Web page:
A fourth party is nowhere on Valiarde’s menu. The new player has a name—Doctor Octave!—but what skills Doctor Octave brings to the board are unclear, as are his goals. If Octave is not a necromancer himself, one of his allies definitely is. Whoever the necromancer is, they know that Valiarde is aware of their necromantic dabbling. Valiarde therefore finds himself in a brand-new game: staying alive long enough to deal with the sorcerer who has targeted Valiarde for death.
The Wheel of the Infinite (2000)
The Celestial Empire believes itself the centre of the universe (as have many real-world empires). In this case, the claim is true. The fate of the world depends on the empire’s sacred mountain. Rituals performed there reshape the universe. Thus, when the Hundred Year Rite, in which the Wheel of the Infinite is redrawn and harmony ensured, repeatedly goes wrong, it is not merely embarrassing. It is potentially catastrophic.
The Celestial One turns to Maskelle, the former Voice of the Adversary, for succor. Years ago, Maskelle blotted her copybook rather badly, thus the exile from which she must be summoned home to Duvalpore. However, she has a unique and useful set of skills, skills that may reveal the malefactors behind the sabotaged rite and thus save the empire and its world. Or, if she repeats the errors of the past, doom everything.
The Cloud Roads (2011)
There are several intelligent species in the Three Worlds. Orphaned Moon never learned what kind of person he is. What he does know is that he is a shapeshifter, and that his winged form bears a passing resemblance to a Fell. The Fell are aggressive and ravenous; they have driven several civilizations into collapse; they are universally hated.
When Moon shapeshifts, he is tagged as Fell and driven out of whatever tribe he has joined. It doesn’t matter that he has done nothing wrong; he is seen as a threat.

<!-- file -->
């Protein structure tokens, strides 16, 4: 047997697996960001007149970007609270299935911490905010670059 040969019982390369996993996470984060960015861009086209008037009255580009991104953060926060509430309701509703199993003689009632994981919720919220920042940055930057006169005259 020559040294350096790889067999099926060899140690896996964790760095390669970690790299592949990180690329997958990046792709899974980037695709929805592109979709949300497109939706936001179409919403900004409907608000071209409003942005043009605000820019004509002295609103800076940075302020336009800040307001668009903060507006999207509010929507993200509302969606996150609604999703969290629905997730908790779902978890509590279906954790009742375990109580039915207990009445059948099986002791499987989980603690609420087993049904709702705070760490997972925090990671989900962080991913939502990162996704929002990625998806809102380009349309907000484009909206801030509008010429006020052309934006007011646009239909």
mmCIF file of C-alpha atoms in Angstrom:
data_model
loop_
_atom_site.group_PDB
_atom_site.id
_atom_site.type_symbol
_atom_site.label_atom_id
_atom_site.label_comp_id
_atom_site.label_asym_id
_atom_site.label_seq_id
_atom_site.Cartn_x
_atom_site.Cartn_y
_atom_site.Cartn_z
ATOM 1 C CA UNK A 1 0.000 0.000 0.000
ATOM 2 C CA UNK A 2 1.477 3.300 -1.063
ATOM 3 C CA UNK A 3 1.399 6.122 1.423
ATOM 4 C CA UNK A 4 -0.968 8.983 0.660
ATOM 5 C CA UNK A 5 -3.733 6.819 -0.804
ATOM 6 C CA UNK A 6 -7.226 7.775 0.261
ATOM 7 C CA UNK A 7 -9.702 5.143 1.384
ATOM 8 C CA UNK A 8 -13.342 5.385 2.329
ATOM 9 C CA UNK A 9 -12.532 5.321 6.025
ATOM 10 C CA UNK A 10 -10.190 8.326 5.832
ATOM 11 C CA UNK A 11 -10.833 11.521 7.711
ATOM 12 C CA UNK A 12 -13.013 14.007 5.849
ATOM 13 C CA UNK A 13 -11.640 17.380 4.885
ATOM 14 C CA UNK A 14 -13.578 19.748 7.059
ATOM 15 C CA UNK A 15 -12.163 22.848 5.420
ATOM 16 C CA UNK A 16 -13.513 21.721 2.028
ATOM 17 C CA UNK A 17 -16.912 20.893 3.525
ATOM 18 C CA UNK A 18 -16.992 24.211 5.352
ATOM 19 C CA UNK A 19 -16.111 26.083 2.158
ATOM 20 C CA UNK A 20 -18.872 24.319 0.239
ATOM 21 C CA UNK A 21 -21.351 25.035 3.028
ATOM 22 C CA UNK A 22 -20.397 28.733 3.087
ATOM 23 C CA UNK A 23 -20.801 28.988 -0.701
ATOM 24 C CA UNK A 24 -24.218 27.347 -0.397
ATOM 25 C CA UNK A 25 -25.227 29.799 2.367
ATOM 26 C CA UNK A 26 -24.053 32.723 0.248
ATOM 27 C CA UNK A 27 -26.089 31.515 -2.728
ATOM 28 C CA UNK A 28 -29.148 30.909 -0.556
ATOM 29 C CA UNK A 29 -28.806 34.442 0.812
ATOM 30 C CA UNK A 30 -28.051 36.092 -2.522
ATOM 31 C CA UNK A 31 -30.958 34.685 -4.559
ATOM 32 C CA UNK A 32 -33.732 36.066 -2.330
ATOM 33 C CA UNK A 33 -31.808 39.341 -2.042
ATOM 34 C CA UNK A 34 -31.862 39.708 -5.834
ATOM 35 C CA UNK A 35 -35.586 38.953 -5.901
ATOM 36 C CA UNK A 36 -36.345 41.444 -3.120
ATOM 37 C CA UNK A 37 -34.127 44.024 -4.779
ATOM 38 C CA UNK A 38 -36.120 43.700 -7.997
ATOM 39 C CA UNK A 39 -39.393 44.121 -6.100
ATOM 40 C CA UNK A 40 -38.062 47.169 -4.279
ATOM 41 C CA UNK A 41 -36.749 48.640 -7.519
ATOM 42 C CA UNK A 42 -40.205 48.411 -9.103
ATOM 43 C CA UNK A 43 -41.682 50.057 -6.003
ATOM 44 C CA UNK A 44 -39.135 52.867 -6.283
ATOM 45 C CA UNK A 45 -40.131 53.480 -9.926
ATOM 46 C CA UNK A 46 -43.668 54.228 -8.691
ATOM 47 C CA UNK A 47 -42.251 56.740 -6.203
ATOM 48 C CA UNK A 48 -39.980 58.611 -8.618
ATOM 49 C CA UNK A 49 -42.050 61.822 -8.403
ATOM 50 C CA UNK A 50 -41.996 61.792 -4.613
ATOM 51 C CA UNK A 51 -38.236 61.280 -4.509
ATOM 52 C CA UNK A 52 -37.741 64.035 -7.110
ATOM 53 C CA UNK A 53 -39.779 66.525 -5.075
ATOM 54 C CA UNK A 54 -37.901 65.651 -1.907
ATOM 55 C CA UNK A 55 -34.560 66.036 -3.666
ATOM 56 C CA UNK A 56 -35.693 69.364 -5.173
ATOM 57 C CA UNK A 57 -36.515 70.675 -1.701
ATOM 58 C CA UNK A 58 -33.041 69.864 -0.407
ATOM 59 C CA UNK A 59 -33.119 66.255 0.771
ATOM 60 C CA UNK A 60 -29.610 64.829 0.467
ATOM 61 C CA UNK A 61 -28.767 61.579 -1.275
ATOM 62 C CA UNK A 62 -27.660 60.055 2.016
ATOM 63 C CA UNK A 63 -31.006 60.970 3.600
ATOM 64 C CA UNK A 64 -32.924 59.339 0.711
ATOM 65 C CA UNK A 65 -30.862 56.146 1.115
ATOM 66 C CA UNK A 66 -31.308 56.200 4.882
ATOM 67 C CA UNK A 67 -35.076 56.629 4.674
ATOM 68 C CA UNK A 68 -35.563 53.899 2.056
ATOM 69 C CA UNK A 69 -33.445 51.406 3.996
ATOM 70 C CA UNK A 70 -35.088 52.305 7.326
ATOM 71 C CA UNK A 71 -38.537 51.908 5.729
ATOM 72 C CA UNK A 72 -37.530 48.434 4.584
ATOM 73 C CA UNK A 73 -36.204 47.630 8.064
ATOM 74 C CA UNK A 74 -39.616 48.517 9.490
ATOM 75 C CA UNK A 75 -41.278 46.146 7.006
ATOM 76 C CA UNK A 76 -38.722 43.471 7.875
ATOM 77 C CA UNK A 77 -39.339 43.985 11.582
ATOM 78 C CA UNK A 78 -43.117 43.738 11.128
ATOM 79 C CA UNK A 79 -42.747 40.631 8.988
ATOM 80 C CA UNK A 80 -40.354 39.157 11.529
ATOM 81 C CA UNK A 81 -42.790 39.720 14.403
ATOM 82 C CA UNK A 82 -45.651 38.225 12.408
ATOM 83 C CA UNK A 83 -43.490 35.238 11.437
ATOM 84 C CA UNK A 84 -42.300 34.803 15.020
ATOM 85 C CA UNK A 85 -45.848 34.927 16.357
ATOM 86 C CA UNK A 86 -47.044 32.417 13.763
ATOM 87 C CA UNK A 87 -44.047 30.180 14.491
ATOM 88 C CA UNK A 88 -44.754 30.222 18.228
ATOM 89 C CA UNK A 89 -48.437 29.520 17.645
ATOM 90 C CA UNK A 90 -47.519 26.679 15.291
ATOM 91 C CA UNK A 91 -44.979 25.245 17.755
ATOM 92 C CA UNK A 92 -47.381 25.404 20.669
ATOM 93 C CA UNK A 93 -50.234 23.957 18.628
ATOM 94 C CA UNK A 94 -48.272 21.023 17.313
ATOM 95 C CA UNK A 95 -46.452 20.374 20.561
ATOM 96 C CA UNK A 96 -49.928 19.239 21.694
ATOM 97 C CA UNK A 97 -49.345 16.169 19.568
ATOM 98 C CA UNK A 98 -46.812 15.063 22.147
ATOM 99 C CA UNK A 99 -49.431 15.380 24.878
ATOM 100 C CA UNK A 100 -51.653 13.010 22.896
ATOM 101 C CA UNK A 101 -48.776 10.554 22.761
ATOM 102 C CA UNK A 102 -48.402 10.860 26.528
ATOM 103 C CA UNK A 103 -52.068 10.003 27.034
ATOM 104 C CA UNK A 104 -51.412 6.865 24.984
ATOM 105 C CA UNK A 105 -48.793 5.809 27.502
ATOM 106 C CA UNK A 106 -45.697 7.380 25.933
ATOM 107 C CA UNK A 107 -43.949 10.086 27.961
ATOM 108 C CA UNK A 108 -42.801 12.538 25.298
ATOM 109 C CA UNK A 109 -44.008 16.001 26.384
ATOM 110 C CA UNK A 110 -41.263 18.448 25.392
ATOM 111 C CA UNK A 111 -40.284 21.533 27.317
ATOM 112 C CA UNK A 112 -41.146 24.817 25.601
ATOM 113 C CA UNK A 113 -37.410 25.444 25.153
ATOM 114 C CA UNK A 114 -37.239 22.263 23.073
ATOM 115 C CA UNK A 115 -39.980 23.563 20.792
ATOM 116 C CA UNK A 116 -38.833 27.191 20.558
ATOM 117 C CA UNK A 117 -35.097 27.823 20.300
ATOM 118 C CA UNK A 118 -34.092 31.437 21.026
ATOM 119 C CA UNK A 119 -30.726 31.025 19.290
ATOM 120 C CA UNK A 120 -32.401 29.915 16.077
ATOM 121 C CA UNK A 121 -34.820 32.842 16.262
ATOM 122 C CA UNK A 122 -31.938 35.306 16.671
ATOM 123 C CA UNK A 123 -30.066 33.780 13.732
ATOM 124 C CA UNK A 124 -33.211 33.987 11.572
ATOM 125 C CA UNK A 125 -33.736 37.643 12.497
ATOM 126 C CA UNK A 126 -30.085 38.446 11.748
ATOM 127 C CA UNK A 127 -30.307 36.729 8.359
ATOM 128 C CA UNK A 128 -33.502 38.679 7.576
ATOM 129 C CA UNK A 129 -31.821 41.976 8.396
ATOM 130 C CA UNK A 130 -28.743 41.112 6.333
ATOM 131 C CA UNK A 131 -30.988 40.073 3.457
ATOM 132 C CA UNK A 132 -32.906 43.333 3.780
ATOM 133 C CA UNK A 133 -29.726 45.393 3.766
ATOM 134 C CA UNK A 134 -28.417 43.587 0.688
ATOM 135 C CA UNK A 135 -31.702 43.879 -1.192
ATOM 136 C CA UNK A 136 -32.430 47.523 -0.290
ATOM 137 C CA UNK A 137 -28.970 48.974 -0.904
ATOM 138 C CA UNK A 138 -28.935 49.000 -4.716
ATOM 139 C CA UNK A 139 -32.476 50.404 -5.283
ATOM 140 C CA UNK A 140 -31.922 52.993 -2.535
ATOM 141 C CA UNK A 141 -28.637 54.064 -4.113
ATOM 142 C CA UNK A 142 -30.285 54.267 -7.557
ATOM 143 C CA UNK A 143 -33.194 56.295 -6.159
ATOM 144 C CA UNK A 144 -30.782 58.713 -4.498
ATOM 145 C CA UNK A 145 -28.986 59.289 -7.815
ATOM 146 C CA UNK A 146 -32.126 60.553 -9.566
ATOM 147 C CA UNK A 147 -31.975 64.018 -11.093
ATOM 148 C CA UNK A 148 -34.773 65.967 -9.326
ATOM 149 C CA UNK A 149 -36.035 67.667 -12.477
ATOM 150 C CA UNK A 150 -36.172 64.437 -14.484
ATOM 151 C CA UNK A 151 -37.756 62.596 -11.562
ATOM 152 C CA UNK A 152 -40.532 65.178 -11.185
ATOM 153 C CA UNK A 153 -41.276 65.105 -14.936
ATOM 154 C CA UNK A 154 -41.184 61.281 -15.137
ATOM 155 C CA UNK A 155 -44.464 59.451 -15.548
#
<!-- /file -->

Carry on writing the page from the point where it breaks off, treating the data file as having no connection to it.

So it is with his latest attempt at joining a tribe. His neighbors spy his winged form and are ready to drive him out…perhaps even kill him.
Enter Stone, who saves Moon. Stone knows exactly what Moon is—not a Fell, but a Raksura—and Stone has a use for Moon. Raksura are divided into castes and Moon, a consort-caste Raksura, would fill a valuable niche in Indigo Cloud Court. Moon could finally find an accepting community and a useful role…but there are a few problems. Not only is the court is divided against itself, the Fell are poised to attack and destroy it.
Martha Wells has written more than five non-Murderbot books, from standalones like City of Bones and Wheel of the Infinite to the Books of the Raksura series and other works set in The Death of the Necromancer’s world of Ile-Rien. As I am limited to the canonical five, I can’t discuss them all here. If any Wells fans have Wells books and stories they want to recommend, the comments are below.
In the words of Wikipedia editor TexasAndroid, prolific book reviewer and perennial Darwin Award nominee James Davis Nicoll is of “questionable notability.” His work has appeared in Publishers Weekly and Romantic Times as well as on his own websites, James Nicoll Reviews and the Aurora finalist Young People Read Old SFF (where he is assisted by editor Karen Lofstrom and web person Adrienne L. Travis). He is a four-time finalist for the Best Fan Writer Hugo Award, is eligible to be nominated again this year, and is surprisingly flammable.